BOSTON -- The Super Bowl's golden year will feature a return to the Golden State -- the Bay Area won its bid to host Super Bowl 50 in a vote of NFL owners on Tuesday.
The Super Bowl, scheduled for February 7, 2016, will be played at Levi's Stadium in Santa Clara, which will become the new home of the 49ers in 2014 after one final season at Candlestick Park.
49ers CEO Jed York first tweeted the long-anticipated announcement, and NFL commissioner Roger Goodell made the news official.
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The Bay Area was chosen over Miami, which has played host to 10 previous Super Bowls. Miami's attempt to host the 50th Super Bowl was dealt a crippling blow this month with a failed attempt to provide public money for necessary stadium renovations.
Meanwhile, one of the major selling points for the Bay Area bid is its more than 50-percent completed stadium.
Levi's Stadium is a $1.2 billion stadium that will seat 68,500 fans for regular-season games. The capacity will expand to 75,000 for the Super Bowl.
"All we lacked in the past was a stadium, and now we have that," 49ers co-chair John York said.
California has hosted 11 Super Bowls, including the first championship game after the NFL-AFL merger. Super Bowl I was played at the Los Angeles Memorial Coliseum in 1967.
But California has been shut out of Super Bowls since 2003 at San Diego's Qualcomm Stadium. The Bay Area hosted one previous Super Bowl. The 49ers were a 38-16 winner over the Miami Dolphins in Super Bowl XIX at Stanford Stadium in 1985.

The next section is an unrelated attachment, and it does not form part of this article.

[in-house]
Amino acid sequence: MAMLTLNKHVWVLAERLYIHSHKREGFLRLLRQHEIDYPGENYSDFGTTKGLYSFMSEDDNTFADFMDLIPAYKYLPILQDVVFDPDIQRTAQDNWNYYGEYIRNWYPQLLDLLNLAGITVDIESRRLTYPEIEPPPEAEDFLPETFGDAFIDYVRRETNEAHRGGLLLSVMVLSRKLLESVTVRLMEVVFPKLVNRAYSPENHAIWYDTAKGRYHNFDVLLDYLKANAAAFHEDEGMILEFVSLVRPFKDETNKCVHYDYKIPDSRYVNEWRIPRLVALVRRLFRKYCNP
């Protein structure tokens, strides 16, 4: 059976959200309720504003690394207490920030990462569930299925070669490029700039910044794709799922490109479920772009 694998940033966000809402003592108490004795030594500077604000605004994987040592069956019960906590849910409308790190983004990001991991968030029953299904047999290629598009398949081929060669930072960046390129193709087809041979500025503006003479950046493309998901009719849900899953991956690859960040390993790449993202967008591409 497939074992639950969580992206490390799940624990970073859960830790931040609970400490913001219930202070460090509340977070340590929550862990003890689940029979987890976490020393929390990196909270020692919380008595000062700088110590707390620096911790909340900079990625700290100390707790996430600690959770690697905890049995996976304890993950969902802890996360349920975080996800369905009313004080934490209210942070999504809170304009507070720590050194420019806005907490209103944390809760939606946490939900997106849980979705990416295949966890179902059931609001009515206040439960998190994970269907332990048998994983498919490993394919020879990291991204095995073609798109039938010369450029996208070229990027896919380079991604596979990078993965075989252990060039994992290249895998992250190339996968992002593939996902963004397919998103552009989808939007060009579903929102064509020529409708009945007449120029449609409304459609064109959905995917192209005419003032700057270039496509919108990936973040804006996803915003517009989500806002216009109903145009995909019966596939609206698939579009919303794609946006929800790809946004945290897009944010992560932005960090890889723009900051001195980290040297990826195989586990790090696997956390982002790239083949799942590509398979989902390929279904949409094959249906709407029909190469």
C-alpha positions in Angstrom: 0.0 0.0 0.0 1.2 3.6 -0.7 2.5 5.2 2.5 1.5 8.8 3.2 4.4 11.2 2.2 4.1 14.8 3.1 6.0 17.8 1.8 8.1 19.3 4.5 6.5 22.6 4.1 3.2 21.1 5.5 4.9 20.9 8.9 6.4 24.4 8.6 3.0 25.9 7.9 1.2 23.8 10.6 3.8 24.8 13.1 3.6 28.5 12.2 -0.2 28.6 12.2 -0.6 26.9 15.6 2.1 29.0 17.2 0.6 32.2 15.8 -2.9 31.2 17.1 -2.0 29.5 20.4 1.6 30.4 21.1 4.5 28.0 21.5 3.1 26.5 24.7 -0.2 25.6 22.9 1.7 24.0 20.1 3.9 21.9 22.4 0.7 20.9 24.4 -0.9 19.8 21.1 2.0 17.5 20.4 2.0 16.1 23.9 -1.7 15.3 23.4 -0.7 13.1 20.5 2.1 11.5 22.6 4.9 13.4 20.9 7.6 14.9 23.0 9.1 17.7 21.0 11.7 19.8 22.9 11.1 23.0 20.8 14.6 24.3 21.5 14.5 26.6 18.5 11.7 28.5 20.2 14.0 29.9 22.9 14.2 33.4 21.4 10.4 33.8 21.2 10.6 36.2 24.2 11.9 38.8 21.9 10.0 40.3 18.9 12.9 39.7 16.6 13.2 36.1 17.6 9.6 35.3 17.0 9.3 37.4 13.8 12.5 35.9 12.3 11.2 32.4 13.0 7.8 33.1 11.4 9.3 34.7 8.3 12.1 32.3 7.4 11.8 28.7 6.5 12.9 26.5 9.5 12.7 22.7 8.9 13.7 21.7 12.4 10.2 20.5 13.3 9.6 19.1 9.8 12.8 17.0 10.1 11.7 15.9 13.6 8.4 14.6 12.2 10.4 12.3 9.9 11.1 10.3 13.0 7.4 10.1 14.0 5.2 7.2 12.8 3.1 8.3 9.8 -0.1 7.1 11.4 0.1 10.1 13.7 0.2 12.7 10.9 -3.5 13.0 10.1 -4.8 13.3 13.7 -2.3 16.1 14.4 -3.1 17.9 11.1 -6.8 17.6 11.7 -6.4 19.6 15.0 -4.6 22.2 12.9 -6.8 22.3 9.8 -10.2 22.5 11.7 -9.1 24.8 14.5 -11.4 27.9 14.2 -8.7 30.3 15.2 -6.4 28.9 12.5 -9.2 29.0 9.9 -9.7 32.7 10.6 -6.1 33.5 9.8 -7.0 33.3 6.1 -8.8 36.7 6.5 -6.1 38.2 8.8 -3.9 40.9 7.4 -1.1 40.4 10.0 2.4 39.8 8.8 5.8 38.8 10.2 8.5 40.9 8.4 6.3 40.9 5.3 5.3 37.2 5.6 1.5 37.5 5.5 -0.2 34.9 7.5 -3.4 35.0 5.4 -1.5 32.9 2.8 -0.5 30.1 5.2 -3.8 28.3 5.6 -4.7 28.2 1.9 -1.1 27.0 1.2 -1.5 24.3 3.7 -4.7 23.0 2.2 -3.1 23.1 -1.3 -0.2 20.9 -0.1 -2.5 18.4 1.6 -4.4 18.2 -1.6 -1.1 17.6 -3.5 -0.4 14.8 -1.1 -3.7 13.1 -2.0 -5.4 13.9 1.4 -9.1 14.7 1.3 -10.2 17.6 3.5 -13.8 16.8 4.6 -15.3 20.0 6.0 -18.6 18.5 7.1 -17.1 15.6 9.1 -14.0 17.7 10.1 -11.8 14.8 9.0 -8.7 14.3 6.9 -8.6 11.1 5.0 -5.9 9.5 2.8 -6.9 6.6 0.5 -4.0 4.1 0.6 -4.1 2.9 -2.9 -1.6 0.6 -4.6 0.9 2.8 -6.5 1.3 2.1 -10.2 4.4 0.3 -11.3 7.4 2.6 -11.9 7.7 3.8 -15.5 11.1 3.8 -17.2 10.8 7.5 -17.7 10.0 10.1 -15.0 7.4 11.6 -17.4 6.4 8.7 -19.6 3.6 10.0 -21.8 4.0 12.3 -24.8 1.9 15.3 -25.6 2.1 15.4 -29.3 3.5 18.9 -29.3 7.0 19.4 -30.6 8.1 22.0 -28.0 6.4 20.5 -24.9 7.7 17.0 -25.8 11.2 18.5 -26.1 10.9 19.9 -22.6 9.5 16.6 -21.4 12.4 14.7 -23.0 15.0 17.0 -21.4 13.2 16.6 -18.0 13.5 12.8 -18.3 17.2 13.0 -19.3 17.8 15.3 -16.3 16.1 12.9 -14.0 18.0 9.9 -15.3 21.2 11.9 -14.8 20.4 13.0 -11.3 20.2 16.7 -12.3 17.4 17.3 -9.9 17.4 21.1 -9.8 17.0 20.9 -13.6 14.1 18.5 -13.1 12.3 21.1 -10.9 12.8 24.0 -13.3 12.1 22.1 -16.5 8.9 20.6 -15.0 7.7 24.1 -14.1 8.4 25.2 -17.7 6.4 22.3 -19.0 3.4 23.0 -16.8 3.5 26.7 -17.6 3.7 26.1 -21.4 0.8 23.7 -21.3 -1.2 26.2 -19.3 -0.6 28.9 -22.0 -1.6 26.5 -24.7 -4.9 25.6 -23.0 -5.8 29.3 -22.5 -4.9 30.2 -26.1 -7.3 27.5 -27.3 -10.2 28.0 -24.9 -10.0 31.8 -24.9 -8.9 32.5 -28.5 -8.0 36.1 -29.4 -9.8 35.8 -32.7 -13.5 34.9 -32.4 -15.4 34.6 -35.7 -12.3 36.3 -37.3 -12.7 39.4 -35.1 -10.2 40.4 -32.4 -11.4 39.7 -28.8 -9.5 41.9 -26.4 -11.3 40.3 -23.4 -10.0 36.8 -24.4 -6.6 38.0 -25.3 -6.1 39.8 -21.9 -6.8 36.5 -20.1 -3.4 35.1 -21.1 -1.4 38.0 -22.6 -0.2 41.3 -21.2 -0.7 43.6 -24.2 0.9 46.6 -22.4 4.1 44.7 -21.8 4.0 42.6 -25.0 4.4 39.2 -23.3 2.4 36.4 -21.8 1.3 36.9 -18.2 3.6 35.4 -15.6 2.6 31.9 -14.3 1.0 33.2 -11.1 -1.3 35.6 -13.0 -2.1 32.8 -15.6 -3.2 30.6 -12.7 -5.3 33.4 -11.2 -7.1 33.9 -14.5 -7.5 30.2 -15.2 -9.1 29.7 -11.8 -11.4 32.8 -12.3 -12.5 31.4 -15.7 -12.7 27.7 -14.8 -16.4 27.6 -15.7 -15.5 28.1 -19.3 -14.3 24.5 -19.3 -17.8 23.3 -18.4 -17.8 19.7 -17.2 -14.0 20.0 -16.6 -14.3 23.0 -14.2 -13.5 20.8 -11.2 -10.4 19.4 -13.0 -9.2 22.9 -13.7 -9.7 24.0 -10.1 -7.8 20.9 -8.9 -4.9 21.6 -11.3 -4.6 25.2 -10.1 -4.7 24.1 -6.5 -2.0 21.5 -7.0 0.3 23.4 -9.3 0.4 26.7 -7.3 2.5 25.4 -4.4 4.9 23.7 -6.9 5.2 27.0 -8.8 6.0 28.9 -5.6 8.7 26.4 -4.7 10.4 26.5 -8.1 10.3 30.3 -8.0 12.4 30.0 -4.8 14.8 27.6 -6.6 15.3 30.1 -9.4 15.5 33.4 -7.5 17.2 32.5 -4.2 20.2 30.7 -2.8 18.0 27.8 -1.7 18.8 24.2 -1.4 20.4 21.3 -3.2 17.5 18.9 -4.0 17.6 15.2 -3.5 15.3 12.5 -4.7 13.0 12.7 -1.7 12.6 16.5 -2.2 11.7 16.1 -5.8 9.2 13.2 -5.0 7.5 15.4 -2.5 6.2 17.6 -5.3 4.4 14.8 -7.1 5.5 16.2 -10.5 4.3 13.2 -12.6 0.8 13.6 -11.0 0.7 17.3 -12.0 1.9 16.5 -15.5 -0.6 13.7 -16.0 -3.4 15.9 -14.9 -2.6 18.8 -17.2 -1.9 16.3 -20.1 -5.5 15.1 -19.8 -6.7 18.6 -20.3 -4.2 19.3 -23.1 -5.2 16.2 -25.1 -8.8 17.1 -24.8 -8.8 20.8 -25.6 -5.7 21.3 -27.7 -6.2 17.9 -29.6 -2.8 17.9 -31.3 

San Francisco will serve as the hub of most of the Super Bowl activity leading up to the 2016 game. The NFL Experience will be staged at San Francisco's Moscone Center, and the Embarcadero will be transformed into the main street of Super Bowl activity.
But it will be an entire Bay Area production. More than 22,000 hotel rooms have already been set aside. Official and unofficial events will span from Napa to Carmel and to all sides of the Bay.
Oakland officials have gotten involved, and York said the Raiders supported the Super Bowl effort. Cal, Stanford and San Jose State have volunteered to provide practice facilities for the participating teams.
"There's going to be an immense amount going on in San Francisco, and we'll have public transportation that will be able to get people from the East Bay to the South Bay, up to the NFL Experience," said Daniel Lurie, founder and CEO of Tipping Point Community and head of the Bay Area Super Bowl bid committee.
"We're going to make it real easy for people to get down to Santa Clara with Super Bowl trains, and there will be Super Bowl lanes to get people down there on Sunday."
The 26-member bid committee also included Condoleezza Rice, Charles Schwab, George Seifert, Steve Young and Marissa Mayer, CEO of Yahoo!
The committee last week announced it raised $30 million in pledges from area businesses. Twenty-five percent of the funds raised for the Super Bowl Bid will go directly to charitable causes to help children and families living in poverty in the Bay Area.
Lurie and committee member Joe D'Alessandro emphasized innovation and fan experience to the owners during the 15-minute presentation Tuesday to the league's owners.
Levi's Stadium will include high-speed wireless capabilities for all 75,000 fans in attendance. Lurie said the goal is for the Bay Area to earn multiple Super Bowls in the future.
"We are not in this to host just one," Lurie said. "We'd love to prove ourselves and once we've done that, which I believe we will, then we'd love to get into the rotation, along with Miami and New Orleans. Miami and New Orleans are great places to host. We feel we can be a great host city, as well, alongside of them."